I have to admit, I’m a little late to the party on this one, as the academic research publication, “The Poverty of the Carless: Toward Universal Auto Access,” by professors David King of Arizona State University, Michael Smart of Rutgers and Michael Manville of UCLA came out about 18 or so months ago. But in reviewing it again recently, some facts still resonate.
An article in Automotive News (“Self-driving startup tackles food deserts,” Sept. 14) prompted me to think that the more light that is shown on studies such as “The Poverty of the Carless,” the better, and that this academic treatise did not get the attention it deserved in the auto industry at the time.
The article stated, “Overall, 9.2 percent of housing units in the U.S. do not have a vehicle, according to the Economic Research Service.”
While helping folks get food in poverty-stricken, “food desert” neighborhoods is a commendable goal and outcome, it is a very limited attempt to treat a symptom; it’s not a cure. Why not immediately identify and reach the root cause of the problem today? Treat the problem — that is, why there are such things as “food deserts” (and “employment deserts,” and, indeed, the poverty of the carless) in the U.S. in the first place — by focusing on getting affordable, privately owned transportation to those who need it.
Some salient quotes from “The Poverty of the Carless” report:
“Some of the greatest costs of living without a car … arise because in most places, most people do have cars, and everyday activities thus assume the presence of a vehicle. … For this reason, the long-range goal of helping most not-poor Americans drive less needs to be paired with a shorter-range goal of helping some poorer Americans drive more.”
“Between 1960 and 2014, the U.S. poverty rate fell from 24 percent to 14 percent. For households without vehicles, however, the poverty rate slightly rose, form 42 percent to 44 percent.”
“Households without vehicles are falling further behind households with vehicles and are poorer in absolute terms today than they were 60 years ago.”
“Auto access is the starkest transportation disparity in most of the United States. People without automobiles cannot access employment, complete errands or generally move around in the same manner as the vast majority of fellow residents.”

These facts predominate in literally every area of the U.S., except four of New York City’s five boroughs (Staten Island, which is more spread out, mimics the rest of the country).
So while it’s nice to think that public transportation solves poverty caused by the lack of a personally owned vehicle, the facts prove it has not and does not to any great degree. Nor do new ride-hailing and ride-sharing alternatives that have simply taken the place of taxis, with the costs being equally out of reach to poor people to use on a consistent basis.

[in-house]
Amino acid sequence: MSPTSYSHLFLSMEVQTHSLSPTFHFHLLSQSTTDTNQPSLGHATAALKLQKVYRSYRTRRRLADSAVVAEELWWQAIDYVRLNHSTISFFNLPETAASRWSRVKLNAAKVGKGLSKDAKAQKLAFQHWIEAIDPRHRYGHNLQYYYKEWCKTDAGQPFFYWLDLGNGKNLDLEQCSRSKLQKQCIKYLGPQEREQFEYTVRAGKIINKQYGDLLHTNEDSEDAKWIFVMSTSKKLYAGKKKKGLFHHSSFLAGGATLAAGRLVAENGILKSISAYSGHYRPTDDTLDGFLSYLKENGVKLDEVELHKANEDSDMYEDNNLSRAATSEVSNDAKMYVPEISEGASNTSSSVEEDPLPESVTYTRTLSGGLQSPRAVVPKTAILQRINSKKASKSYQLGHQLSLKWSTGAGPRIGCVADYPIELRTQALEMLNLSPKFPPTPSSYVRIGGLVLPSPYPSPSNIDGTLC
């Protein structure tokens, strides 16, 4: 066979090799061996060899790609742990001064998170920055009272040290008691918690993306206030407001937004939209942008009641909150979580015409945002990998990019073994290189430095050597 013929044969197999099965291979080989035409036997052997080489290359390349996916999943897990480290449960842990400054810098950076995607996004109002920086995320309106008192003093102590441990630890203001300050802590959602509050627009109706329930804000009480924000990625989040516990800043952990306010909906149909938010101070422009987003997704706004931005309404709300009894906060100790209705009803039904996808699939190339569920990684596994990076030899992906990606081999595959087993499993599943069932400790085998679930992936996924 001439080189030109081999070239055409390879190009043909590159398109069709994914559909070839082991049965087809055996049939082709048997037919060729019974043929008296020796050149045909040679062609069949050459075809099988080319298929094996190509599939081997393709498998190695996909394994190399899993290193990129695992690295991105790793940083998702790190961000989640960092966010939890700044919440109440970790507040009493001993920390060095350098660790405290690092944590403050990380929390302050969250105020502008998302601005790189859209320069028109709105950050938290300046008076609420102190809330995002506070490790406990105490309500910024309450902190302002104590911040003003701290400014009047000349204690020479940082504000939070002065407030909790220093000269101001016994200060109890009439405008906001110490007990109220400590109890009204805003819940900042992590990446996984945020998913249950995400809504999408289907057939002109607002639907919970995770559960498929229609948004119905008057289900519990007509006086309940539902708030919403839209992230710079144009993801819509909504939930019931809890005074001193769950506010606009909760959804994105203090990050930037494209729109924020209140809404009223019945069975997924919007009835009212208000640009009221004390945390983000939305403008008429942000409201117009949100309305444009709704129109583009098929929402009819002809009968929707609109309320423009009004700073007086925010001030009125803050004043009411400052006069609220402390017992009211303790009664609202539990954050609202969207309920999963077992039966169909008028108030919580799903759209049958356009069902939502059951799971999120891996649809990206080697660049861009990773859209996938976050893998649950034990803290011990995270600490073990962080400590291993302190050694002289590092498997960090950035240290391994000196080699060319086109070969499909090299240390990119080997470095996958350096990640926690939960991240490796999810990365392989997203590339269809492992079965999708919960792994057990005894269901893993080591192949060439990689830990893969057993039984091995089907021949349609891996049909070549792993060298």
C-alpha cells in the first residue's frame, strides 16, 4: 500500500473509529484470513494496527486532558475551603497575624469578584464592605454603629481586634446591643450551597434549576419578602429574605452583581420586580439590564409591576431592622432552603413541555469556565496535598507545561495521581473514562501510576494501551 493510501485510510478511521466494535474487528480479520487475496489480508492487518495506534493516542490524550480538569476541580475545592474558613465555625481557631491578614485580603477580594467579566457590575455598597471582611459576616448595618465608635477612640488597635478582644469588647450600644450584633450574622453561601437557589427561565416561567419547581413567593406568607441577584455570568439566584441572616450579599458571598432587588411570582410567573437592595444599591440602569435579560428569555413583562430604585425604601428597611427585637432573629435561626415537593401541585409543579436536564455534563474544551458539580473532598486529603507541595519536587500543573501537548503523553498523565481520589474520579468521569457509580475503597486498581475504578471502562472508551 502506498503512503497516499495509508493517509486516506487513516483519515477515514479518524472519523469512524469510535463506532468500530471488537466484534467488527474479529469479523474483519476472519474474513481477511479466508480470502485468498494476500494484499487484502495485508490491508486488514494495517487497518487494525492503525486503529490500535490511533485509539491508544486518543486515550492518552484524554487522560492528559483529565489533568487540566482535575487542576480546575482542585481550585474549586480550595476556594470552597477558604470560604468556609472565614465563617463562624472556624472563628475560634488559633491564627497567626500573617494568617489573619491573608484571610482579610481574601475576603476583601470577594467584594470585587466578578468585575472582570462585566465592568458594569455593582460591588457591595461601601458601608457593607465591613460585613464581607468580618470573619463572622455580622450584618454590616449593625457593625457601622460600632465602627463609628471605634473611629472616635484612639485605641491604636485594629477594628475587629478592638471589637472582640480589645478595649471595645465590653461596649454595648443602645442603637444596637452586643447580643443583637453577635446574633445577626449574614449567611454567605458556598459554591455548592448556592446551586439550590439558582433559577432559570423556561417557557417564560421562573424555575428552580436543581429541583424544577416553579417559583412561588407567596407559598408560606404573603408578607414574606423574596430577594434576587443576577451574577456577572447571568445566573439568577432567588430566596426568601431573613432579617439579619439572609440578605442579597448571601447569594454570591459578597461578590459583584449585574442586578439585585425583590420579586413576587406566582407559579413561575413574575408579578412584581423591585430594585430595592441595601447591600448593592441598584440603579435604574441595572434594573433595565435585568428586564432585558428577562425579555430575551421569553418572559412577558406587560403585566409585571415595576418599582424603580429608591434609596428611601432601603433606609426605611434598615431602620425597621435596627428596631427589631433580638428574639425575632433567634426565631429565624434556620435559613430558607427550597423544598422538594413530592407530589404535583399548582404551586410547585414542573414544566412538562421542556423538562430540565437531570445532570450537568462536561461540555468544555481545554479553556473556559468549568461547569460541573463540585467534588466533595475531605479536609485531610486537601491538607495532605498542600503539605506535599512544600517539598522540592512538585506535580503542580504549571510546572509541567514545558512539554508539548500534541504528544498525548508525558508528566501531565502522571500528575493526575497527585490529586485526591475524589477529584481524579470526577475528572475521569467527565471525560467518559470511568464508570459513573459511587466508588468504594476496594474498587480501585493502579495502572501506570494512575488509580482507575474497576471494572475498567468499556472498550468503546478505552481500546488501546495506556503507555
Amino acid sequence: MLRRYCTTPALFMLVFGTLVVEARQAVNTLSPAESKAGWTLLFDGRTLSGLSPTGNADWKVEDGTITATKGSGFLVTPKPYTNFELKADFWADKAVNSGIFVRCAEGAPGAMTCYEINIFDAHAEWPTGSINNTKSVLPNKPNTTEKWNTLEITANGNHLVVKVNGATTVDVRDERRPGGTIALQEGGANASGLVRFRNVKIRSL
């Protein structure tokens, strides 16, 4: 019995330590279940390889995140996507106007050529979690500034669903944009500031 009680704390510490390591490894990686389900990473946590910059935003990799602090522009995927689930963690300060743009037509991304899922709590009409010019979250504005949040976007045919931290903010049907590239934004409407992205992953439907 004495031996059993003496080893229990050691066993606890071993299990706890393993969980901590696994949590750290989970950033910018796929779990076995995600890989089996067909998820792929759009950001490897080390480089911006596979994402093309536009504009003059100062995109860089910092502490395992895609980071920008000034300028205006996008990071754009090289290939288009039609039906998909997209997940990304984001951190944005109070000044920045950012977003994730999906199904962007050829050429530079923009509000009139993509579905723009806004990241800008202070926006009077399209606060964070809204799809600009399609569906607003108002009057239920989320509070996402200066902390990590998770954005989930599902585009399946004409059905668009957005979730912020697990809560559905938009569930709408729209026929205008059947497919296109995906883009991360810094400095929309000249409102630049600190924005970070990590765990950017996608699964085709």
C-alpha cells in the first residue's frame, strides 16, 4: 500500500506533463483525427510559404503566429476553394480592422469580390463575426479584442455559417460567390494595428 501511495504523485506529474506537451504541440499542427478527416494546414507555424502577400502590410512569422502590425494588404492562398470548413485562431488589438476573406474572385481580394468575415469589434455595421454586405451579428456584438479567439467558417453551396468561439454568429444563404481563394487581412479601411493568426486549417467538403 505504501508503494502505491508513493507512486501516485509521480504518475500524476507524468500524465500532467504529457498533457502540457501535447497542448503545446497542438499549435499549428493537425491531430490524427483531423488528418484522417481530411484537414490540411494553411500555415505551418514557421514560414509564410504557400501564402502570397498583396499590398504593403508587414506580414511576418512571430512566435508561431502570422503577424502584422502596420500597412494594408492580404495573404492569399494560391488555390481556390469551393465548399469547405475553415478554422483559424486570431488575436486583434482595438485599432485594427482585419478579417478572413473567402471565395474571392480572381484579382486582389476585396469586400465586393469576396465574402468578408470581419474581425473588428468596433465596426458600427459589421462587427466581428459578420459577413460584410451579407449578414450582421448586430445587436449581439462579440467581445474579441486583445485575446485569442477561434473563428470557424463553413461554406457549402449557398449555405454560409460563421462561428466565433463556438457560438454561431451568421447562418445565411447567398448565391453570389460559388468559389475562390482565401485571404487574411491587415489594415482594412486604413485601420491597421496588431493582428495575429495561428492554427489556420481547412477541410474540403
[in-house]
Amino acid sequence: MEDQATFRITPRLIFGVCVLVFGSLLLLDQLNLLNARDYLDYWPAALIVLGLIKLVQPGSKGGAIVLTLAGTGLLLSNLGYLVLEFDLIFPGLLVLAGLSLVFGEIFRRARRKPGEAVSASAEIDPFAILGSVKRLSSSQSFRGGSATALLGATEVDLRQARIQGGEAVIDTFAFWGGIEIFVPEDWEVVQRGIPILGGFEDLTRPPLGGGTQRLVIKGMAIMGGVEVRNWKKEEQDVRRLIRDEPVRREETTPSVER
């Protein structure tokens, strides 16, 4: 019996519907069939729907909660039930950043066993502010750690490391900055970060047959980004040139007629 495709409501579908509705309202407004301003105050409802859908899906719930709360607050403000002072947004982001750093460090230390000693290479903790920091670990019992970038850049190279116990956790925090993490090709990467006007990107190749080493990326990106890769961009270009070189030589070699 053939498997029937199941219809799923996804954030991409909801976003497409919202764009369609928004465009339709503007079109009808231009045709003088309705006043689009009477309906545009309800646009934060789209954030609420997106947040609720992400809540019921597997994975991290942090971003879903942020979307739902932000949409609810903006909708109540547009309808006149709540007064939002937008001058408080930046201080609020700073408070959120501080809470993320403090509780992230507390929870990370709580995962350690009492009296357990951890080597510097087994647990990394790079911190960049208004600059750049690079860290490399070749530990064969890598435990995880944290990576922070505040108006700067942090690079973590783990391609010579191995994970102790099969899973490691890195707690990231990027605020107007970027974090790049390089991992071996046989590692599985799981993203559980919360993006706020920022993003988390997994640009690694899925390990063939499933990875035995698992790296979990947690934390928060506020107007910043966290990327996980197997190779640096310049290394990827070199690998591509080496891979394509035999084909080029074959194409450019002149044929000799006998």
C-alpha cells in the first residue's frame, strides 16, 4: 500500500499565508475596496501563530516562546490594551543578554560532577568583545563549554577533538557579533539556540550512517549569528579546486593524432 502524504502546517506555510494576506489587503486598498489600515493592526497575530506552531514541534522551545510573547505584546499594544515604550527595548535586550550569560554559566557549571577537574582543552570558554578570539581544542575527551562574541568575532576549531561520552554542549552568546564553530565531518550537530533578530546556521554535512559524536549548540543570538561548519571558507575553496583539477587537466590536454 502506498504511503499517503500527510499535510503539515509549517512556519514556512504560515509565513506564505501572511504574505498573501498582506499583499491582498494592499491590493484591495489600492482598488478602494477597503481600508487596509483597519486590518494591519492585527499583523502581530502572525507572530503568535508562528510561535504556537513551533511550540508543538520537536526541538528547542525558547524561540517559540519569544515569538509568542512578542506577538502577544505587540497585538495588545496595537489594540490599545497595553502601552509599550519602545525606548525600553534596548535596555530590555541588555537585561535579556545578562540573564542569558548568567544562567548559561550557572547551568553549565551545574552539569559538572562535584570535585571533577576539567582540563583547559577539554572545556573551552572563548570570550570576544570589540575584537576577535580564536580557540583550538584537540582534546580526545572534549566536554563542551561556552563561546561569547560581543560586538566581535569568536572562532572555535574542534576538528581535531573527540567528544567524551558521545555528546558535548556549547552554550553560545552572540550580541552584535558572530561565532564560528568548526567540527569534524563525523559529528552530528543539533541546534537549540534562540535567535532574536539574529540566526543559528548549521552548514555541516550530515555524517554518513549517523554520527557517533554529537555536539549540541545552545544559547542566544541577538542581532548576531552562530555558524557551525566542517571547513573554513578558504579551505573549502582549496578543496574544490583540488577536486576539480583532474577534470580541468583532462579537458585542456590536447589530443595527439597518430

While an autonomous-vehicle solution as presented in the article could help in the distant future, it is unrealistic to solving this massive problem for many, many years to come.
While this may not be what some folks want to hear, the conclusion of the academic study seems a logical solution: “We have a small group of people who need vehicles and lack them, and a large group who have vehicles and use them needlessly. A just and sustainable society would help the first group drive more while encouraging the latter group to drive less. Our status quo instead suppresses driving only by denying it to some of the people who need it most, even as it tacitly encourages low-value trips by the affluent.”
Indeed, I see tons of ink today on future-city mobility planning, electric vehicles, autonomous vehicles, shared vehicles — all developments positive for the future progress of society. However, I think it’s time some attention was paid to doing something right now to help alleviate the poverty that the lack of a privately owned vehicle irrefutably creates.
Facilitating a program that provides a process for private ownership to lower-income households that do not have vehicles would speak to this immediately. As this research study suggests, this would do more to alleviate the “poverty of the carless” and the reality of things such as “food deserts” than any AV delivery service today or in the near future. That’s because it helps solve the underlying problem of poverty, not the symptom of the problem (lack of access to supermarkets).
Our company is working with dealers to help to facilitate private vehicle ownership to those who need it most through our “pay as you go” program, and I am working with investors to begin to solve this problem.